Quantum sailor Ivan Shestopalov is making a name for himself in the world of Optimist sailing. The 13 year-old started racing Optis in 2007, and has continually improved since he began. In 2011 he won one of seven events. In 2012 he improved to two of ten. Last year, Ivan won seven of ten races, including the Junior Olympic Sailing Festival and the Orange Bowl Regatta. Having spent most of his life sailing, Ivan can’t imagine doing anything else.
QS: When did you start sailing?
IS: Our family had a day cruiser, and we would go out on Biscayne Bay. That was my first introduction to sailing.
QS: When did you decide you wanted to start racing?
IS: I started sailing Optis in the summer of 2007. I got into it because of my sister. She sailed a little bit at Coconut Grove, and I went to some of her regattas. It looked like a lot of fun, and I was eager to do it, so I decided to join the summer program. I joined the Green Fleet, enjoyed it, and it snowballed from there.
QS: What is your training schedule like? Do you have a coach?
IS: I practice 2-3 times a week, usually Saturday and Sunday, sometimes during the week. My coach, Lior Lavie, is a great coach. We practice on Biscayne Bay doing different exercises.
QS: How did you meet your coach?
IS: My old coach was from Argentina, and he decided to go back. I met Lior through the club. He’s great. He’s very insightful, very smart. He has a lot of experience with Optis and other boats, so there’s a lot to learn from him. He’s also a very nice person.
QS: Do you have any sailing role models? Who inspires you?
IS: My coaches. I’ve had three coaches, and they’re all inspirational. They’ve all sailed Optis, have all progressed in the ranks, and all done really well in their sailing careers. I look up to them. I would like to have sailing as a career, like they do.
QS: What are your sailing goals?
IS: Probably the same as every Opti sailor, I would like to place in the top three at Worlds. This year they will be in Argentina.
QS: What about this year? What will you be doing?
IS: There are team trials in the spring for the North Americans. Depending on how I do in the trials will determine what I do this summer. Until then, I’ll just keep practicing and keep trying to improve.
QS: How do you stay focused on sailing with school and everything else in your life?
IS: Sailing is really a release for me. When you’re out on the water, there’s not much stress or worry. I don’t have to think about school. You’re just on the water, practicing to become better. You have a concrete goal in mind of what you want to achieve, so you know what you’re working for. It’s fun.
At the Orange Bowl Regatta, Ivan Shestopalov won 9 of 11 races using a 2nd place as his
throw-out race. Photo by Tim Wilkes.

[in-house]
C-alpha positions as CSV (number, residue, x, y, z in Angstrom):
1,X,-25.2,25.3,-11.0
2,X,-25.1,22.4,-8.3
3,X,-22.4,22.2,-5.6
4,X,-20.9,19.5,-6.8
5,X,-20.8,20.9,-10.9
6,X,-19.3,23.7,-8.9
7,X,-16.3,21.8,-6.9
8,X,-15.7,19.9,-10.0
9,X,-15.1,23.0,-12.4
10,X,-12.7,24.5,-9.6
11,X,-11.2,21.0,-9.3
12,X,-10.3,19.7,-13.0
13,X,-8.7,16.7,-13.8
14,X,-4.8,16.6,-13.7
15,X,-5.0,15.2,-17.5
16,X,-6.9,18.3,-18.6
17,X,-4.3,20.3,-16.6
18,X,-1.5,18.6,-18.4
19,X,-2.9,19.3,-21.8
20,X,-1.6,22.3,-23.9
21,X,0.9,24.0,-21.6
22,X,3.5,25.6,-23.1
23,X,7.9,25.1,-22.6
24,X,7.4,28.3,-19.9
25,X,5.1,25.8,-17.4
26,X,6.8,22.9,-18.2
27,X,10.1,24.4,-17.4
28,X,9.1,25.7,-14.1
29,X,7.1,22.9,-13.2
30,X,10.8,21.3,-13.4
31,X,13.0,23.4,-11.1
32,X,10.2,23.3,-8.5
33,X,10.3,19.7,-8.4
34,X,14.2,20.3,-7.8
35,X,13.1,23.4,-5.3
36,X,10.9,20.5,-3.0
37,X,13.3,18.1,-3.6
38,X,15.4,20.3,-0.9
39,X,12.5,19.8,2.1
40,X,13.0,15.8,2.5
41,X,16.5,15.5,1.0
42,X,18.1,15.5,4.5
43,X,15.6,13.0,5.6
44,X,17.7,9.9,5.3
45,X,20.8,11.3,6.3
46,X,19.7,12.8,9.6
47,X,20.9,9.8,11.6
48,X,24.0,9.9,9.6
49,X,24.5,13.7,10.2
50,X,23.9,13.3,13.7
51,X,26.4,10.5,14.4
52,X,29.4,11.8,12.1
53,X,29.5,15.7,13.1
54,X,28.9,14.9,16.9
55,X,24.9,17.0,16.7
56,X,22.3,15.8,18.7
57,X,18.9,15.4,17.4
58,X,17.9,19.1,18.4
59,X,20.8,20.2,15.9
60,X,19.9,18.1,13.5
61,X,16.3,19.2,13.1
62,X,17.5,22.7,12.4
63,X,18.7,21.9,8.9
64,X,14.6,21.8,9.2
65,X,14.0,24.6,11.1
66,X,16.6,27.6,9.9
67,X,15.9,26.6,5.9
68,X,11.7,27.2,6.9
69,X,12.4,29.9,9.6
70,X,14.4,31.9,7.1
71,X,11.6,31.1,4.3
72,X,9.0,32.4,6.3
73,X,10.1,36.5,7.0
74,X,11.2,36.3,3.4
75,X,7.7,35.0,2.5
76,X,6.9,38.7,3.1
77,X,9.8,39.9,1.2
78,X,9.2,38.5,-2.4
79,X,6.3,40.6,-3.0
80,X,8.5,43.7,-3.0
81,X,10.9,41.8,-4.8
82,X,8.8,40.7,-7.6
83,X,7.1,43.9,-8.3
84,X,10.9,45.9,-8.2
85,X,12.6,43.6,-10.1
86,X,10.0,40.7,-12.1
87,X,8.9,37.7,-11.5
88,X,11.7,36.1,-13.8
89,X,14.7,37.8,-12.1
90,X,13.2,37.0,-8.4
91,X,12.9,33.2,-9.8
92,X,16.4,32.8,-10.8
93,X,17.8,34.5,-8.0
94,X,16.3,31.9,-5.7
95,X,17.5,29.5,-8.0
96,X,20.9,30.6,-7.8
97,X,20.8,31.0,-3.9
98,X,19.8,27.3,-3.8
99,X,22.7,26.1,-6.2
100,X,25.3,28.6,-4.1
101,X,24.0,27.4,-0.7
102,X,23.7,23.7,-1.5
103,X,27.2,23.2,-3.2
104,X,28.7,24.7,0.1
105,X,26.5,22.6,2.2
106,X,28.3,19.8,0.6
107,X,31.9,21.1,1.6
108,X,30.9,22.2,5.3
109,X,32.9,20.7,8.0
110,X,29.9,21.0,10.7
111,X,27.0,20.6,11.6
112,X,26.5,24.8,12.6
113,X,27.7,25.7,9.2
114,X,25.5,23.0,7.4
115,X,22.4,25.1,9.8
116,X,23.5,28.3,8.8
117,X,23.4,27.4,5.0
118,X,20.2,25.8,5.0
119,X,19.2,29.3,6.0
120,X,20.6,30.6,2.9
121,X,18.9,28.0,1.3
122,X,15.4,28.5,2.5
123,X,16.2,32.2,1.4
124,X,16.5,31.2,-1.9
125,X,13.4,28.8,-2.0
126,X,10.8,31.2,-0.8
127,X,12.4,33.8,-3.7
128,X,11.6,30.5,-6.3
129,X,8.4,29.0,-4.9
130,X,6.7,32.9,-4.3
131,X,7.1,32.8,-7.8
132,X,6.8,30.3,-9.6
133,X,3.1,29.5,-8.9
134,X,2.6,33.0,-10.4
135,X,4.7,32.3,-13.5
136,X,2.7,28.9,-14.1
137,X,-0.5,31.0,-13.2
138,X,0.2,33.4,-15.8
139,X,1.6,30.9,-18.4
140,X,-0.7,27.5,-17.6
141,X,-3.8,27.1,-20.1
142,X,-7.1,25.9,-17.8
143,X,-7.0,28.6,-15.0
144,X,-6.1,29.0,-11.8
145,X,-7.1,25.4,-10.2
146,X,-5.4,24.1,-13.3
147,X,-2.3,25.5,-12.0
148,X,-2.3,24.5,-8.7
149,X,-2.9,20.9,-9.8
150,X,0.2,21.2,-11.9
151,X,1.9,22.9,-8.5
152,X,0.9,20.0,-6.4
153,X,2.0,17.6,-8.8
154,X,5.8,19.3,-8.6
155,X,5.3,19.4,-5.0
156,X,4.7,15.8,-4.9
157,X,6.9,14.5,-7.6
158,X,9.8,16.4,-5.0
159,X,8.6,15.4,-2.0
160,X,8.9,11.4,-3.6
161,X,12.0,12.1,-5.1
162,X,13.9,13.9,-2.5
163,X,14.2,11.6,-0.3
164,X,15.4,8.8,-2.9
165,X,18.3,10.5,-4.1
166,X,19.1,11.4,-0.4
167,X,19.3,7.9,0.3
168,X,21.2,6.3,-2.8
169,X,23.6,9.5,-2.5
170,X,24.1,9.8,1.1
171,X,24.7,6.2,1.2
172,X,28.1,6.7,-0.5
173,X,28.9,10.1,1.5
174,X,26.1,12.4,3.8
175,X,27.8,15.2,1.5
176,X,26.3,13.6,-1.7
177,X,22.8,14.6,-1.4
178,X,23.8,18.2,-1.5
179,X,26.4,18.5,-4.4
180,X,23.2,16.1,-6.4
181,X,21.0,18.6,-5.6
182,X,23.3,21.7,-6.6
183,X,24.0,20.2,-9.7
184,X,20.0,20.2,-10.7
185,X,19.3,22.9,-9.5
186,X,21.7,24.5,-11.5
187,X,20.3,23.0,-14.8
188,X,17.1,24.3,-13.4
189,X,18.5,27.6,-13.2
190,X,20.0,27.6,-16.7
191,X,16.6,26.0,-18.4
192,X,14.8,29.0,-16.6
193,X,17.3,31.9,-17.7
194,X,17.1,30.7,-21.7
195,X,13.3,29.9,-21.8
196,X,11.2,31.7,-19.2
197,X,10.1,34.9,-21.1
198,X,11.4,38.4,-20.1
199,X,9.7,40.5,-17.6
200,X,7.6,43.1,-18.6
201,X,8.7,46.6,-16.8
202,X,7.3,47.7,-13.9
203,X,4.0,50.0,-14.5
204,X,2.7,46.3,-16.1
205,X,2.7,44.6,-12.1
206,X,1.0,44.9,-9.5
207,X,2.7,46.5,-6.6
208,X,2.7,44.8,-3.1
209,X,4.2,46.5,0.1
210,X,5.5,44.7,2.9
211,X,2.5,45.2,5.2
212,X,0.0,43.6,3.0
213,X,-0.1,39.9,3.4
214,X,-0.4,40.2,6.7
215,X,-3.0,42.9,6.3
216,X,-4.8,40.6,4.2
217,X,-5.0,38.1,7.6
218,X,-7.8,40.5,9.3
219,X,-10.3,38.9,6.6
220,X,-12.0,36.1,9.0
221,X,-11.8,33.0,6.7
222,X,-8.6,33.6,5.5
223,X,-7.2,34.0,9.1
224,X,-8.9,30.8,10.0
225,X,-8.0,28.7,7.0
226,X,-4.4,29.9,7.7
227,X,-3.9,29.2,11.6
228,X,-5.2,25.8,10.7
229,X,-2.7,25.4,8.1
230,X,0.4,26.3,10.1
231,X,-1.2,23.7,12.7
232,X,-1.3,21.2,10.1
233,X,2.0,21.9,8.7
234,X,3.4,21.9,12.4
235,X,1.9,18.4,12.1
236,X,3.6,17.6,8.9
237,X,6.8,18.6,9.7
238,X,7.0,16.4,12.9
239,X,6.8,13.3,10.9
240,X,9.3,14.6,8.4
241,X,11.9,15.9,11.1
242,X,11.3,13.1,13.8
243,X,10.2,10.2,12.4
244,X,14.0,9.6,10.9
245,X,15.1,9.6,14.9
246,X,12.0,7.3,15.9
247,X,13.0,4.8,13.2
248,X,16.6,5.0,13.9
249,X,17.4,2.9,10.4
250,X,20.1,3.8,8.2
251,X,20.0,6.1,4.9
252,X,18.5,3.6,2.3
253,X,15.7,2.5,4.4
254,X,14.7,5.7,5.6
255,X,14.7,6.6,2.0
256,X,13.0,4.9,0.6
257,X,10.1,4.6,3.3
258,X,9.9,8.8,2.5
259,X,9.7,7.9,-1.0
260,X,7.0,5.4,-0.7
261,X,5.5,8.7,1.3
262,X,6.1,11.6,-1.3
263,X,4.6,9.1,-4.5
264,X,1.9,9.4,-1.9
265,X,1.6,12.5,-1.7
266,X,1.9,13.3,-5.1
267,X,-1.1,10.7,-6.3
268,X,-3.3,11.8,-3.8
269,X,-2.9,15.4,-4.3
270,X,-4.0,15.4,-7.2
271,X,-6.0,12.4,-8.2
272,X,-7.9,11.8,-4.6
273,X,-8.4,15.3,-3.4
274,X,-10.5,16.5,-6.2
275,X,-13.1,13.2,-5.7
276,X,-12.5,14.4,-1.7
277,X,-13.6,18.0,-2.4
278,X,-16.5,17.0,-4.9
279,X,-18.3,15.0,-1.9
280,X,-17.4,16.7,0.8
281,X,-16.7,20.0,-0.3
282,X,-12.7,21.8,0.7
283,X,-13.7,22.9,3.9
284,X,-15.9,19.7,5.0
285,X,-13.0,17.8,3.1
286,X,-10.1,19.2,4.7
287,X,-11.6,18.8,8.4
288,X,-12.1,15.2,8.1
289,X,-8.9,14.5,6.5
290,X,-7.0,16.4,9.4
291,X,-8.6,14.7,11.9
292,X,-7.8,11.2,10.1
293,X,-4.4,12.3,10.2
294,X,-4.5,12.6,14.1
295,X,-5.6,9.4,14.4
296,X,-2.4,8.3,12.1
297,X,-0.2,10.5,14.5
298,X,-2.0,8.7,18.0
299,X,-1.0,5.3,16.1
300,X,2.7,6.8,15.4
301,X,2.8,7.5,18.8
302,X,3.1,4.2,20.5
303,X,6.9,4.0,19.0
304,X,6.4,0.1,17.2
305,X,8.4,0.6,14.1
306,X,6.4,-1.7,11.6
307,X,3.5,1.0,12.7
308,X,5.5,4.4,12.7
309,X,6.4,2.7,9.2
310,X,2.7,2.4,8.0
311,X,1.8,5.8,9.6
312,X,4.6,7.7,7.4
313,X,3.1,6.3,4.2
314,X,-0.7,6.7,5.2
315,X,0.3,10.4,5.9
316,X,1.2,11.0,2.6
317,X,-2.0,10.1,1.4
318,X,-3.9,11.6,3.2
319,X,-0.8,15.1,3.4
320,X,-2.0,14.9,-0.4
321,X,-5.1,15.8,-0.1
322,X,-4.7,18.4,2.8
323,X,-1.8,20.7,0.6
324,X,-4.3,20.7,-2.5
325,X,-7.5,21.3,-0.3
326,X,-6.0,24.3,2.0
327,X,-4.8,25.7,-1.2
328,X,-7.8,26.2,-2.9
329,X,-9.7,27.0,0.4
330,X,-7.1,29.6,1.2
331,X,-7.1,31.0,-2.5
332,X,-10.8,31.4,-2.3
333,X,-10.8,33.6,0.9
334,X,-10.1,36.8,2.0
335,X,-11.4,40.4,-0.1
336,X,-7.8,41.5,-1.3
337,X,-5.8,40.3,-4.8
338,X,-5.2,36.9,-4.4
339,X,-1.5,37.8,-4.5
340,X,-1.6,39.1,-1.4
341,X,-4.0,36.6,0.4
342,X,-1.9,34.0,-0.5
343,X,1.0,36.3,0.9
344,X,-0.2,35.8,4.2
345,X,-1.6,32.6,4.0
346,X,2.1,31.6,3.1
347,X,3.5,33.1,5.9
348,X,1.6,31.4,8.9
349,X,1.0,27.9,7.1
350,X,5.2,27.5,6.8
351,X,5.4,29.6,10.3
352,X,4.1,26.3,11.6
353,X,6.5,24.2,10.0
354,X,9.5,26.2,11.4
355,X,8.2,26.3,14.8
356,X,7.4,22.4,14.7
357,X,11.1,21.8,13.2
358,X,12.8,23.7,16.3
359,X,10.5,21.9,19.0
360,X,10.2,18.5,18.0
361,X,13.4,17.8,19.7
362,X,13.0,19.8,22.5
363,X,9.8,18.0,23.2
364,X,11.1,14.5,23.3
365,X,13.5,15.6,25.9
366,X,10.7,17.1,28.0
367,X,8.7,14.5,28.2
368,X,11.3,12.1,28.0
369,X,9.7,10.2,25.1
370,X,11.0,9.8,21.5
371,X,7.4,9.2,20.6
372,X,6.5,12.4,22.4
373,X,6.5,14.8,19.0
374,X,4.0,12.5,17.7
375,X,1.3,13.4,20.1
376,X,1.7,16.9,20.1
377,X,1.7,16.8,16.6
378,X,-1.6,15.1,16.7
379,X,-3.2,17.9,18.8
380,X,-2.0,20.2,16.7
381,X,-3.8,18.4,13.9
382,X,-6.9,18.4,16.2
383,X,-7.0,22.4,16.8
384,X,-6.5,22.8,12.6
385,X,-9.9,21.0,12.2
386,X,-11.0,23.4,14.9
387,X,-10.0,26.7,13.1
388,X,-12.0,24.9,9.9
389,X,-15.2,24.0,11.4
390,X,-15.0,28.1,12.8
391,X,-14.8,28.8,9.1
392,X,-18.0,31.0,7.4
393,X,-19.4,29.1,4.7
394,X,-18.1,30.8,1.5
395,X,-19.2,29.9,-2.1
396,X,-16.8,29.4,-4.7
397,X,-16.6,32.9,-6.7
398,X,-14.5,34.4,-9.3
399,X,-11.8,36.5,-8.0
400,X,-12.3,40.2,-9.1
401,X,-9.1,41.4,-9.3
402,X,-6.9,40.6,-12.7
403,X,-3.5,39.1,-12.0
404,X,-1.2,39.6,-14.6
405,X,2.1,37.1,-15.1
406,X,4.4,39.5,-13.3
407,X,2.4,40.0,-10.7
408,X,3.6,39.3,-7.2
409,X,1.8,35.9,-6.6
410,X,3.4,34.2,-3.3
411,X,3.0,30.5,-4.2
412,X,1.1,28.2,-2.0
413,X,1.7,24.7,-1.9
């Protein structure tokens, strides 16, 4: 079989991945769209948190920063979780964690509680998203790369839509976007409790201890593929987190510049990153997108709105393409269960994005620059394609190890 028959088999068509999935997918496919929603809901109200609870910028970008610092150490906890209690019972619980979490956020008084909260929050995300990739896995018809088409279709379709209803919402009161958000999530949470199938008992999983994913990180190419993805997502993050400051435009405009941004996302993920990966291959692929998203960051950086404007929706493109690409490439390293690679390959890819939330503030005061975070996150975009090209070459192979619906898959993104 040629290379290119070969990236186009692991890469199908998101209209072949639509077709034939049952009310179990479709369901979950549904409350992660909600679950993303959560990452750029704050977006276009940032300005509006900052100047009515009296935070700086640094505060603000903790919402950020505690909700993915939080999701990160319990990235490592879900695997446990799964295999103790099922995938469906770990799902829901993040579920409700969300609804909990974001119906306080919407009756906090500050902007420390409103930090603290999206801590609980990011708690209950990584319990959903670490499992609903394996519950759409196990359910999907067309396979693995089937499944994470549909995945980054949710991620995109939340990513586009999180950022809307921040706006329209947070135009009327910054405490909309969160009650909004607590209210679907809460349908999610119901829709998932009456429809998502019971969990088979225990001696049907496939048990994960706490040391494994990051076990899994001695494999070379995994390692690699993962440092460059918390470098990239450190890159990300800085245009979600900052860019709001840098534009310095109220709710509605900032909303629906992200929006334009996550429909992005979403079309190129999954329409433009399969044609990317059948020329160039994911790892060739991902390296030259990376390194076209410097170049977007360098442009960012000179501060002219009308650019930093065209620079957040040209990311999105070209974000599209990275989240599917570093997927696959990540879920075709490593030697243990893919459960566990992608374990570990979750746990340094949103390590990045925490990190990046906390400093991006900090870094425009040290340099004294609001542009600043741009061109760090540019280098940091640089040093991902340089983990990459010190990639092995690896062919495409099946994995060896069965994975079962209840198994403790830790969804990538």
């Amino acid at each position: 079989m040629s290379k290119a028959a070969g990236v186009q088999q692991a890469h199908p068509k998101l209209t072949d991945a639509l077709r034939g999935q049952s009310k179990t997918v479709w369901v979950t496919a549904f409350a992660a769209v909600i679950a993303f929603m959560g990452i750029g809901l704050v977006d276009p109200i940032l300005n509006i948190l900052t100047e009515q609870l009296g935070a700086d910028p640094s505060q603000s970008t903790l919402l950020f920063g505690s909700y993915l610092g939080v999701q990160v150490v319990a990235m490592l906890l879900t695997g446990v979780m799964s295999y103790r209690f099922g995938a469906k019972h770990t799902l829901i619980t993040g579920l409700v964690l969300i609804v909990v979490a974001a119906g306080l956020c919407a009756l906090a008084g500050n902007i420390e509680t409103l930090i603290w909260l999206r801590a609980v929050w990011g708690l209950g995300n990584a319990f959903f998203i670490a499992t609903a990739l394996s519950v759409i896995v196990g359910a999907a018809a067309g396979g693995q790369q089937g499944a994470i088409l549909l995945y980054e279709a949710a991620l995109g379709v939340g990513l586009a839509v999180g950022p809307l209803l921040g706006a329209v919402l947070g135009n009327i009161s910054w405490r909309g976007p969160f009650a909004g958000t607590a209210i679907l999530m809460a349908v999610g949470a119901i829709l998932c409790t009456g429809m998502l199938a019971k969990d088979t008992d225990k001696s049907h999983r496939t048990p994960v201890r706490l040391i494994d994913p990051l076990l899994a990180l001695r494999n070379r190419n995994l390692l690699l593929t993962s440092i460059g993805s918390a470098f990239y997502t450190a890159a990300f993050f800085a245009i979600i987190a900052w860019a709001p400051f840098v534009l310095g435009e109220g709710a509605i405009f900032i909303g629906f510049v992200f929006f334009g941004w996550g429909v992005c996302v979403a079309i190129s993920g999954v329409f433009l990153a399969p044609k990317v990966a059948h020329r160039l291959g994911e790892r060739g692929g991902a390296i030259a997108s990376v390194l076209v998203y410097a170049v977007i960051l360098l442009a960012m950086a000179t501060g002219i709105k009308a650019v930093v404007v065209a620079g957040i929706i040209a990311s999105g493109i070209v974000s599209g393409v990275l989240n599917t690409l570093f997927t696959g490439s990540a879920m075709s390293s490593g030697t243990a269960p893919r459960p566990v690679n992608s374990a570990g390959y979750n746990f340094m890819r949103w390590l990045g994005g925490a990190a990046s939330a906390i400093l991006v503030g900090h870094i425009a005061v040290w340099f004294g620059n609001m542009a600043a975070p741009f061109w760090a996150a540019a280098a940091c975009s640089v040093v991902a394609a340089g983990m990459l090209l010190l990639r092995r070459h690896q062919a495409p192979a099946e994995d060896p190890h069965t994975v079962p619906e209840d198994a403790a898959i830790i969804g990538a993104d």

QS: You had a good year last year. What are your top highlights from 2013?
IS: The most exciting thing was winning the South Americans in Brazil. That was my first international regatta where I placed in the top five. It was great. Everything was great. You can’t go wrong when you’re sailing 12th at Worlds. I also won the West Coast Championship in California, and one month ago I won the Orange Bowl Regatta, hosted by my club. That was always a goal of mine to win it, and I managed to do it. I’m looking forward to doing even better this year.
QS: You’re currently sailing with Quantum sails. When did you start, and how have they helped you succeed?
IS: I started racing with Olympic sails. Those were great when I was young, but as I got older and progressed, I decided to try Quantum sails and they worked for me. I started with a radial light, then radial medium, and recently moved up to radial heavy. Now they have the XR cut, so I’m using the XR heavy.
Quantum sails are very versatile, yet give you a lot of power. I feel really comfortable with them – they’re good, all-around sails. The Orange Bowl was my first race with the XR heavy. It felt really fast on the downwind, and that was a major advantage. Quantum sails are very good, they last a long time, and I feel comfortable with them.
QS: If you weren’t sailing, what else would you do?
IS: I don’t know. I’ve sailed for so long that I really haven’t had much time to focus on anything else. Right now there’s nothing else I’d rather be doing.
QS: What’s the most valuable life lesson you’ve learned from sailing?
IS: If you strive for something – if you really want it – that, coupled with a passion for being on the water and knowing what you want to achieve, produces great results. If you’re set on doing something and willing to work for it, however long it takes, you can achieve it.